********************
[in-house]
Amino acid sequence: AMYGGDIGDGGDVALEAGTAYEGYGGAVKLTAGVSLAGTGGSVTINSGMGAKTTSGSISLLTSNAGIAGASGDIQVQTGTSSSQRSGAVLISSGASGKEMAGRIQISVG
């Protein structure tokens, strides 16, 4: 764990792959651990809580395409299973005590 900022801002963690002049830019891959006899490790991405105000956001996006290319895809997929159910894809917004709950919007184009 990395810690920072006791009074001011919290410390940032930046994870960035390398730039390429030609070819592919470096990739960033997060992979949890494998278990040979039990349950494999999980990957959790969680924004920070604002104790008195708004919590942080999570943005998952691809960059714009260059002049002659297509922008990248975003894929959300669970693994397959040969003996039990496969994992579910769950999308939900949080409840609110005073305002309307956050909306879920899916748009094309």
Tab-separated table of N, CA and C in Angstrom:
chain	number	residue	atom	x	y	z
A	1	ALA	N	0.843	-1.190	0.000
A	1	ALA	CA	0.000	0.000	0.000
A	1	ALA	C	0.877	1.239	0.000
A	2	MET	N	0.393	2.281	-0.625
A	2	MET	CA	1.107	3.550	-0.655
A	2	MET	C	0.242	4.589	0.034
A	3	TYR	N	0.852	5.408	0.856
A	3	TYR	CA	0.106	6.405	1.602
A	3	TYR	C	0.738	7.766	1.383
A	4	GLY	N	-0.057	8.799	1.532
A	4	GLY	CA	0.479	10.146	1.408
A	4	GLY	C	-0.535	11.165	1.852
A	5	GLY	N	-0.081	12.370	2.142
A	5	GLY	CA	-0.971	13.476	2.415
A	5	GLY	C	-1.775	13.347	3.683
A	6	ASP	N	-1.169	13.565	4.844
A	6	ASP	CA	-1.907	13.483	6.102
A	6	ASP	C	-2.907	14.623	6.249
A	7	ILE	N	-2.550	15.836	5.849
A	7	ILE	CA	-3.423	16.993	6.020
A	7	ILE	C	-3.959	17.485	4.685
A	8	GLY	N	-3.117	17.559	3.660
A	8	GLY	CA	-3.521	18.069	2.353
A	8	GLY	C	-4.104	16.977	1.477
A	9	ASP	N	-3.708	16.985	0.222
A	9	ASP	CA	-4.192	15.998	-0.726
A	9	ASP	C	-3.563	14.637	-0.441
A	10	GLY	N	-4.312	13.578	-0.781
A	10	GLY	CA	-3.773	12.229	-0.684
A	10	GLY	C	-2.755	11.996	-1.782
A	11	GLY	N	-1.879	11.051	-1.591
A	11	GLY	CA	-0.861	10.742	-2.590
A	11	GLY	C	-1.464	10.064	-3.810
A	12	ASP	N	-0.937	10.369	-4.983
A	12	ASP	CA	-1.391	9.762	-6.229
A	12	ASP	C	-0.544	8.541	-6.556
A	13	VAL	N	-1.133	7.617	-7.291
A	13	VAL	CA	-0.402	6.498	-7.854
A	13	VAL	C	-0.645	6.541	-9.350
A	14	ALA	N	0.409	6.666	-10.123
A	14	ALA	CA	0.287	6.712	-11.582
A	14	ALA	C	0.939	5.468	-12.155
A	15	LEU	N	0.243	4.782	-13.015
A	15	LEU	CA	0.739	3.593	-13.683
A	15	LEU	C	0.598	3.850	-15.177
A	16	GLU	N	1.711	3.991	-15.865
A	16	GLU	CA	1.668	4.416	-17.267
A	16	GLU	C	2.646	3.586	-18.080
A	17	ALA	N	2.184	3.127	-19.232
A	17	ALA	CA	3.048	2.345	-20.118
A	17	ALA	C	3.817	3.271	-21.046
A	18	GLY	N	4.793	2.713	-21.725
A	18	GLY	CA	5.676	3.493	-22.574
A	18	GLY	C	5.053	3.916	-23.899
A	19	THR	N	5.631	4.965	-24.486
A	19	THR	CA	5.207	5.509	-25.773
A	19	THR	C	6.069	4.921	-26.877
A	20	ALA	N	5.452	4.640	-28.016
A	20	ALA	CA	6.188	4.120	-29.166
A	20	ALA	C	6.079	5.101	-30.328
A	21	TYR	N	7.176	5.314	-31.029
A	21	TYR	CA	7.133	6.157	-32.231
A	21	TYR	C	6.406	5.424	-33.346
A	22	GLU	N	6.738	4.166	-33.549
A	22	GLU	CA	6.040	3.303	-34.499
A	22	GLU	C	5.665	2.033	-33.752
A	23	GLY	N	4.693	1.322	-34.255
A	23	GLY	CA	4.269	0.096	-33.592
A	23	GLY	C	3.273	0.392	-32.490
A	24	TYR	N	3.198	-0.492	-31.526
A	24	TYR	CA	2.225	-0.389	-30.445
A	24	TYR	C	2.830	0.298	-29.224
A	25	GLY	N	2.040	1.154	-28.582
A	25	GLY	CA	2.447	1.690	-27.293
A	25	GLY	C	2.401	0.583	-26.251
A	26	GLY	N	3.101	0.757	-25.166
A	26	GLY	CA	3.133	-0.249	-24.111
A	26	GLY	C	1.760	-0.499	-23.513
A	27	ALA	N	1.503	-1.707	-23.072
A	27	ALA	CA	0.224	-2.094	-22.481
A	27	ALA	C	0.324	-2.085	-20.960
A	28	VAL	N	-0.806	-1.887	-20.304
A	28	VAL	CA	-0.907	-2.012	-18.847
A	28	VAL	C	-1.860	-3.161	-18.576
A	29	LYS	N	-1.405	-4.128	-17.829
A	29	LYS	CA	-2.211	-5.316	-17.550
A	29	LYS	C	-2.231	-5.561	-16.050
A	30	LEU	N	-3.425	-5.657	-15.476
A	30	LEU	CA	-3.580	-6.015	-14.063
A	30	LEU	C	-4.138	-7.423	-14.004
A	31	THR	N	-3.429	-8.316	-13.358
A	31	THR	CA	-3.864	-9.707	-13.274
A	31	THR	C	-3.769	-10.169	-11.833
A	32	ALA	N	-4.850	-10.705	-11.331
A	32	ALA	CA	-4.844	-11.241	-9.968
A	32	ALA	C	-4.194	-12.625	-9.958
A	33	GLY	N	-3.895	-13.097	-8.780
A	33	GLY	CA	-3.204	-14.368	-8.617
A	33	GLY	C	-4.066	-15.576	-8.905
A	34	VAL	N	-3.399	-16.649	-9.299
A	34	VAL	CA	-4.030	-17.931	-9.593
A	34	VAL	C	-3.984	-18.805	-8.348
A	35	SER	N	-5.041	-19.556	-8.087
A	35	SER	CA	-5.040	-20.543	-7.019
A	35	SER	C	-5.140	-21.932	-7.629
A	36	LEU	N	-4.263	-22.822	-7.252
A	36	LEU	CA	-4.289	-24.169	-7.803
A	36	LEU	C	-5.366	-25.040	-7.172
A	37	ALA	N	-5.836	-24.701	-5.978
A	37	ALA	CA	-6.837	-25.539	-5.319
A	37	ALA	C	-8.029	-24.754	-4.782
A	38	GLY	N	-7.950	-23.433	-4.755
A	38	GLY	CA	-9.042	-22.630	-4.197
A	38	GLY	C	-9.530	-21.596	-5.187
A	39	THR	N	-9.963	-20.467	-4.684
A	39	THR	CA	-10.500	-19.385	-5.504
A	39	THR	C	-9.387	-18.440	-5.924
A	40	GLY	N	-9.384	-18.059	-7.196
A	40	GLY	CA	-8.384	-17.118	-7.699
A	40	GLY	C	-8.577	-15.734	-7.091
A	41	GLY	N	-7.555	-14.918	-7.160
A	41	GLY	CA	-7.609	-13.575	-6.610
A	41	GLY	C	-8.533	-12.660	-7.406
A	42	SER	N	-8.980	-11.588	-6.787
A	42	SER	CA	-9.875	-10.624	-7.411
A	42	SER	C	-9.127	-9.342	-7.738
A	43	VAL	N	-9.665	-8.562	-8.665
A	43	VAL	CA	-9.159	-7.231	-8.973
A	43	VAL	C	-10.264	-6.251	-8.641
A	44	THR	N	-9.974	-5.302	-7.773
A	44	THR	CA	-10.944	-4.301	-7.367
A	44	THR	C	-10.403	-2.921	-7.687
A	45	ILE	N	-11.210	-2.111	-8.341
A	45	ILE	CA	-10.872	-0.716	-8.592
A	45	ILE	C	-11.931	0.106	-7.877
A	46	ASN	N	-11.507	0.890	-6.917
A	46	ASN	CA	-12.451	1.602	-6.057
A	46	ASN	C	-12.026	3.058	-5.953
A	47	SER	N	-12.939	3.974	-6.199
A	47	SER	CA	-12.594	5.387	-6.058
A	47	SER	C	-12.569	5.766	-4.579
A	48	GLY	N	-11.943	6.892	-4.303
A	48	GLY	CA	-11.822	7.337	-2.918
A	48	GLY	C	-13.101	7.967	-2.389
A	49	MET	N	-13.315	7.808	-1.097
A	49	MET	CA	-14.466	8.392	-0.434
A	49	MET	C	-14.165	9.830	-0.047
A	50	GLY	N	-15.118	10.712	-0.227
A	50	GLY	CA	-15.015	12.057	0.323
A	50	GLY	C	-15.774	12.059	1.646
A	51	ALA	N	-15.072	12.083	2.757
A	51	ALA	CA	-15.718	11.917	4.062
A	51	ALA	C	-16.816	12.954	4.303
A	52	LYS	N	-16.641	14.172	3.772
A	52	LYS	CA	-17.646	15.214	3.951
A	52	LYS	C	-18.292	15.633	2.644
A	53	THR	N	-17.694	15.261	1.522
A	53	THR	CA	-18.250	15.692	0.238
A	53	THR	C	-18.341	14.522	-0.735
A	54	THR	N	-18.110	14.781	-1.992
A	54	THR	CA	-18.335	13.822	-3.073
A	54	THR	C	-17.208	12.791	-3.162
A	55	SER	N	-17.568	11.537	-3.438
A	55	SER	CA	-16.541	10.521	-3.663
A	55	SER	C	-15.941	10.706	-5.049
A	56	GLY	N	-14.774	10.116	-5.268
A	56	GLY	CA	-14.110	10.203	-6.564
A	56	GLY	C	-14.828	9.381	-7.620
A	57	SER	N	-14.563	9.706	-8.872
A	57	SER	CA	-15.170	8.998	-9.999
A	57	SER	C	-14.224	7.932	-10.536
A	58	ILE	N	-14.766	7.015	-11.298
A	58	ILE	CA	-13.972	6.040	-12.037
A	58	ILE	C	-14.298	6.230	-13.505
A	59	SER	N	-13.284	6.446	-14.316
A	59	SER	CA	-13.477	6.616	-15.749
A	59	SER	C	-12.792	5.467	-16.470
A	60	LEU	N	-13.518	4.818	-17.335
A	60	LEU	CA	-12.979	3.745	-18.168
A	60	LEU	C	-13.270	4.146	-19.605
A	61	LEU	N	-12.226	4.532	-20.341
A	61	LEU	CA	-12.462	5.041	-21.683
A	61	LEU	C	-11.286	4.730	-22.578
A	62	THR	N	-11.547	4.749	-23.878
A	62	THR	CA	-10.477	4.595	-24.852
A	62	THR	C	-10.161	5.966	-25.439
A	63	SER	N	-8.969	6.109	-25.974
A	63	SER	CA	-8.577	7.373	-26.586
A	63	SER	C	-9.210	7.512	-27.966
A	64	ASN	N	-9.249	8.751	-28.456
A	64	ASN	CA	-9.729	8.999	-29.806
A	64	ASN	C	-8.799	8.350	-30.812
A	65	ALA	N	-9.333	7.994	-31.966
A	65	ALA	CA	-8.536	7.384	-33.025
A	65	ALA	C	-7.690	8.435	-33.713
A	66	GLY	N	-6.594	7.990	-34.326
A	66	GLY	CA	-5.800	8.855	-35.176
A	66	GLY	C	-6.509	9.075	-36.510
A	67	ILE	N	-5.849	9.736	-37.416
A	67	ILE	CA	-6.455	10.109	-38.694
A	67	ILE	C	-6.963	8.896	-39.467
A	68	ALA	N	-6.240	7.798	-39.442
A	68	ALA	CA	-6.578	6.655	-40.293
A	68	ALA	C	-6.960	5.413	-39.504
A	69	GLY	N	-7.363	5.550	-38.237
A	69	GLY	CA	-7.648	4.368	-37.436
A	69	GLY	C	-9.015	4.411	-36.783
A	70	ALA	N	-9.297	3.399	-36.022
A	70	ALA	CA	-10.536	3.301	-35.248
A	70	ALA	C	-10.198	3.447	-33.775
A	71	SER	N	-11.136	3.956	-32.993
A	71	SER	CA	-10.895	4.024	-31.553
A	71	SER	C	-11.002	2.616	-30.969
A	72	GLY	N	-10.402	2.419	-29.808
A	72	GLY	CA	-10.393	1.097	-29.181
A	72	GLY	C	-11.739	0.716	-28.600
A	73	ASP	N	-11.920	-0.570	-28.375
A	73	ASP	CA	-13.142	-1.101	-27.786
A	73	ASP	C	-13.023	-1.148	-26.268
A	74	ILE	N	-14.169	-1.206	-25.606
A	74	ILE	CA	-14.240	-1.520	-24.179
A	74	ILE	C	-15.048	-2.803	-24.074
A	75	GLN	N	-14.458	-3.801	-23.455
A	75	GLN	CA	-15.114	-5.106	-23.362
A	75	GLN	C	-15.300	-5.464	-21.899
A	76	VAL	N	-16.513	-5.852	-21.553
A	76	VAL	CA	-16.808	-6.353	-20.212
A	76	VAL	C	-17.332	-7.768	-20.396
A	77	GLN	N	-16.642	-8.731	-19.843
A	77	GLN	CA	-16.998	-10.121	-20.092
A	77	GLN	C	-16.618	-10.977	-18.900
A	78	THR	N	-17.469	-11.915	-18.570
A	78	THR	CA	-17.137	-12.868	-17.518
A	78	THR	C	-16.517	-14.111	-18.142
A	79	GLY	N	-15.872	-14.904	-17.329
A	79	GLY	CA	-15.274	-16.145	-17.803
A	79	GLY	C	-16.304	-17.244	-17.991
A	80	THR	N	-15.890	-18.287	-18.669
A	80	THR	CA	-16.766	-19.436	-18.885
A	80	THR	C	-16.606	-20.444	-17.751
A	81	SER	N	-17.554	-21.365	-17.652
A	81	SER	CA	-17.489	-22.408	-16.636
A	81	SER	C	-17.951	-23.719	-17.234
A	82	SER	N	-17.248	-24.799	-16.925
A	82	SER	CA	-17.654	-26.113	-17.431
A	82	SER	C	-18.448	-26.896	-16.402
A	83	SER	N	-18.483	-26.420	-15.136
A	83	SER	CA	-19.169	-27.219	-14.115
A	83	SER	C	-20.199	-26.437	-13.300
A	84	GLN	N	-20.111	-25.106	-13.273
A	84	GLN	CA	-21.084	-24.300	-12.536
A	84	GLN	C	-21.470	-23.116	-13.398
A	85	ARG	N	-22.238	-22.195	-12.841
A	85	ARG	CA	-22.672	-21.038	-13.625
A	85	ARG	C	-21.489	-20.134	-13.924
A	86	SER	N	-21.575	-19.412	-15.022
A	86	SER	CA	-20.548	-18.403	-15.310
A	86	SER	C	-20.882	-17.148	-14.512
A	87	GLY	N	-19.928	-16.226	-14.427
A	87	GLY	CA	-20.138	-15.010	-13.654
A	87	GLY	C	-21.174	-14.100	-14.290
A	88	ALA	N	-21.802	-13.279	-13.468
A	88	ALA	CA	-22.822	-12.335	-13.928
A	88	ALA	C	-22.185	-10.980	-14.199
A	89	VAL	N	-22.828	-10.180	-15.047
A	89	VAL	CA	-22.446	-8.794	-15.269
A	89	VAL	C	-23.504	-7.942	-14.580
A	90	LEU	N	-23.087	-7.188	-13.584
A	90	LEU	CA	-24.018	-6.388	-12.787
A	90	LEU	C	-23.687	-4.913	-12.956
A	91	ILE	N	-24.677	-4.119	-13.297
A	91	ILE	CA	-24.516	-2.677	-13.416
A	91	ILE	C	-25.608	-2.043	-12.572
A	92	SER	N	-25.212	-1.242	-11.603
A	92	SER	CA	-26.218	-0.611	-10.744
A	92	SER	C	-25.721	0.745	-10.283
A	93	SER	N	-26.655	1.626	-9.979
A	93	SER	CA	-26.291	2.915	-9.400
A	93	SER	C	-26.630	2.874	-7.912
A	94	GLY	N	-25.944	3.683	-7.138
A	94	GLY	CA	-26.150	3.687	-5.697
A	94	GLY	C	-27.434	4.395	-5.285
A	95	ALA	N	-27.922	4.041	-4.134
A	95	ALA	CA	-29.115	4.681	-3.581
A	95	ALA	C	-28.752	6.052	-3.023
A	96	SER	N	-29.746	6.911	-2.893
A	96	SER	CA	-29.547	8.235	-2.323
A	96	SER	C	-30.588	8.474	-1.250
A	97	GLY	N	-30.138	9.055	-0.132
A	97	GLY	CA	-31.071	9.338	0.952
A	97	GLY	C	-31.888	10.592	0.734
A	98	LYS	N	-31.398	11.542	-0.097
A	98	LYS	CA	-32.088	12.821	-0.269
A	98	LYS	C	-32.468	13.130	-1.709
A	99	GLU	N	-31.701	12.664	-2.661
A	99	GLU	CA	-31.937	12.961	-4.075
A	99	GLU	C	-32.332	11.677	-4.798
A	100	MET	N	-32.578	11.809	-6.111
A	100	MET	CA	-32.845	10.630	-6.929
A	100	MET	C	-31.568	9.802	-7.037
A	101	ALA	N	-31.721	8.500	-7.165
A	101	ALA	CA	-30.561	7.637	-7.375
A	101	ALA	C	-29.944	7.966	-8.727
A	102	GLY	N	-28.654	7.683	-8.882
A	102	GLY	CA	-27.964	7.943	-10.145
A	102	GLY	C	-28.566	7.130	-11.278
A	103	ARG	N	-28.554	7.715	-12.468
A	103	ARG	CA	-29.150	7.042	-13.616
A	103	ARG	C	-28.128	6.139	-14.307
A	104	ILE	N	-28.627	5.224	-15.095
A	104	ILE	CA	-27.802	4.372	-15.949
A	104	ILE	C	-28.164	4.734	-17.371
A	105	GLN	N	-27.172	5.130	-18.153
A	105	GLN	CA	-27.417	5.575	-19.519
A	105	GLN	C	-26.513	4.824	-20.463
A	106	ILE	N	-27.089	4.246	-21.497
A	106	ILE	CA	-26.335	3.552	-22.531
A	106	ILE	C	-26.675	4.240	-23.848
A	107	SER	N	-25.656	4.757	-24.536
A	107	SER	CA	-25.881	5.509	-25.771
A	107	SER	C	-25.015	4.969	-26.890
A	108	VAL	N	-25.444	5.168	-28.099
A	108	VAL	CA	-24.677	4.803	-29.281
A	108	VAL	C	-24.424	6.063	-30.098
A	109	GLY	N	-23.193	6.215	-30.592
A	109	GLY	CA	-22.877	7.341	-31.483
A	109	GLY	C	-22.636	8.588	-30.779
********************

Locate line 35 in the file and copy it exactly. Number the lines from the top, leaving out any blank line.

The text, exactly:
A	10	GLY	C	-2.755	11.996	-1.782